Wow, it is so beautiful outside today. I can't hold back one second longer, I simply must plant my seeds today. I'm starting them indoors and it's probably still a bit early, but I'm nothing if not an emotional gardener.
So up first, for all you zone 8 guys and gals, corn, tomatoes, green beans, herbs, peppers. The corn grew remarkably well last spring (remember to plant in blocks). My summer crop was awful. Tomatoes are an absolutely necessary. I am terrible about keeping the plants labeled, so I can only guess what I like; Celebrity is a tasty and hearty mid sized tomato. I'm partial to cherry tomatoes, as the experience of eating a sweet, tart tomato from the vine while it is still warm from the sun is heavenly - and you get thousands. But, my 'very most favorite' tomatoes are yellow grapes and yellow pears. I wish I could remember a specific name, but every yellow tomato I've grown and eaten has been superior to the red.
The rest? I've never actually tried green beans before because our space is limited. I grow peppers in pots, just enough for tasty salsas, though bells are nice as well. The onions and potatoes are already in the ground. I still need a good pickling cucumber. And it's still to early for okra, but soon.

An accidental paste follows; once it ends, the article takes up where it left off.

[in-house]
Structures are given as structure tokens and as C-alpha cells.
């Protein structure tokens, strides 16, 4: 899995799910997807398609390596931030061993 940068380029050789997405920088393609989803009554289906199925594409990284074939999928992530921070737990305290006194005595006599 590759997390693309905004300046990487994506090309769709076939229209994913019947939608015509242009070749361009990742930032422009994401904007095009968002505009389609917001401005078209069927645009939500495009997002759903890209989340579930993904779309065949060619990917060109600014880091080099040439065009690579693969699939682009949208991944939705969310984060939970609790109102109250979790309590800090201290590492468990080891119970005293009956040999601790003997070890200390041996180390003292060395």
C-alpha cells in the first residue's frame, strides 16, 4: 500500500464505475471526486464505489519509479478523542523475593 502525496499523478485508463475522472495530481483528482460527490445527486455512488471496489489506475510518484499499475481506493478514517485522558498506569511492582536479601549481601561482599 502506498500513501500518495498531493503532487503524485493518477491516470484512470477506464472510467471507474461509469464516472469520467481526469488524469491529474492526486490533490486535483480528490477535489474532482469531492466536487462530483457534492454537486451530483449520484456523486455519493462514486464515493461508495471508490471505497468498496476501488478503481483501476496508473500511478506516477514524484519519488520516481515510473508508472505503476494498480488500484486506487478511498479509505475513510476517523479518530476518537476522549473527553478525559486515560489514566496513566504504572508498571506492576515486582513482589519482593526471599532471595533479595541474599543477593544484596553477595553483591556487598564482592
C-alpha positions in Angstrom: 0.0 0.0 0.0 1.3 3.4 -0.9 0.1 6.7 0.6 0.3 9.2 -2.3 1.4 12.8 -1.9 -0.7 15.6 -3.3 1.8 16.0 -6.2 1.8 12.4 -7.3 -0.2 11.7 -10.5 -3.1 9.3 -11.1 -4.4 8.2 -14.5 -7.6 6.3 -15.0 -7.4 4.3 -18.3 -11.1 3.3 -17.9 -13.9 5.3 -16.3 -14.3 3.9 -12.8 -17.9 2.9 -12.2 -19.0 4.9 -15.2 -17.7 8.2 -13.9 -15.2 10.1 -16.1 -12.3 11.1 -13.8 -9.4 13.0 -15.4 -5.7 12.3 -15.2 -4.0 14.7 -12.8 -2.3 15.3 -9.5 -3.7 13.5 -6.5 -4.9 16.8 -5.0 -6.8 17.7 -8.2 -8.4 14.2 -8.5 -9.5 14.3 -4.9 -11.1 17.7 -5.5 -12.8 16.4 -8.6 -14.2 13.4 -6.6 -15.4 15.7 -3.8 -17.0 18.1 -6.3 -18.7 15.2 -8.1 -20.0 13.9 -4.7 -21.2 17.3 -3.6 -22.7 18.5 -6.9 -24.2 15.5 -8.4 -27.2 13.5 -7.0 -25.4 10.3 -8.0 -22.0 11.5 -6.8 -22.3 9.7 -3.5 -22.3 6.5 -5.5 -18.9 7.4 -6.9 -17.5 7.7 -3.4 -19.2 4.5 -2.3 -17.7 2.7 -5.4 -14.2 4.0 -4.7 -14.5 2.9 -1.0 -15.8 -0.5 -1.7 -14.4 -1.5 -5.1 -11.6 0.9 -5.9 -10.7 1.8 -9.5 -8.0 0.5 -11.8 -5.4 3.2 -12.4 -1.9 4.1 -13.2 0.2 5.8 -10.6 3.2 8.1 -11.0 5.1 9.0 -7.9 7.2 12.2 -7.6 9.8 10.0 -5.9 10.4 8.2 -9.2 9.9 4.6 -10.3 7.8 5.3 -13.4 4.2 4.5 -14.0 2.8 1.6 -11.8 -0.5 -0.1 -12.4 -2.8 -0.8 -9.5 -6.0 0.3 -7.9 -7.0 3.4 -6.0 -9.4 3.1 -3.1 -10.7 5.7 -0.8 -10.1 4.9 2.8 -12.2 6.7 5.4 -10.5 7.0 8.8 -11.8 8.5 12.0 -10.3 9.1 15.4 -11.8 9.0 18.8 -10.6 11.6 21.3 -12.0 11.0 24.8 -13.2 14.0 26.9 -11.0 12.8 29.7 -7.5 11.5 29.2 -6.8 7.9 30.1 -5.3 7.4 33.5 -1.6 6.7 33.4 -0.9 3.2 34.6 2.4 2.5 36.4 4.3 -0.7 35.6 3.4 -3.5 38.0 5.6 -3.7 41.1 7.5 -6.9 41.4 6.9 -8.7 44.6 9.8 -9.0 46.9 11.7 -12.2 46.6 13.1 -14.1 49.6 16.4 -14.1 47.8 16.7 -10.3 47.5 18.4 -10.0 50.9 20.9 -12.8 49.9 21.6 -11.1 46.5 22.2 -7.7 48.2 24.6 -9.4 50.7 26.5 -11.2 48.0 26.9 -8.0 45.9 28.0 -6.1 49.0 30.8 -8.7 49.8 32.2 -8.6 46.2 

Herbs * Our oregano, parsley, and chives are already growing nicely. I need more parsley for the butterfly garden. I need dill because I love it. And Lucy is planting her own herb garden to tie in with her studies. Sweet Basil from seed is remarkably easy and remarkably prolific. I literally gave it away in garbage bags full one year (perhaps I should work on my packaging). Interestingly, my plant transplants have never done as well as my seeds. Thyme is also quite easy to grow from seed. And oh my mint - I secretly delight when I see the mint stretching into the lawn, though I know my husband hates it. The smell of the mint as I mow over it on summer evenings is amazing. So I silently cheer on the mint, "Spread your little tendrils. I won't tell!"
I don't like to give advice normally, but the best gardening advice I've received myself is plant what you eat. We're not going to plant fennel or peas because no one in our family eats these things. Also, if your space is limited, look at what you can grow better than the grocery stores. For example, carrots are usually fine and cheap (even organic) and readily available at the grocery store. Frankly, the carrots from my own garden were mediocre. So we skip carrots most years.
But then the emotional gardener emerges again and thinks every child should have the experience of sneaking an ear of corn while hidden amid 5 feet tall stalks on an early summer evening.
I'm off. My apologies to those of you with snow in your forecast.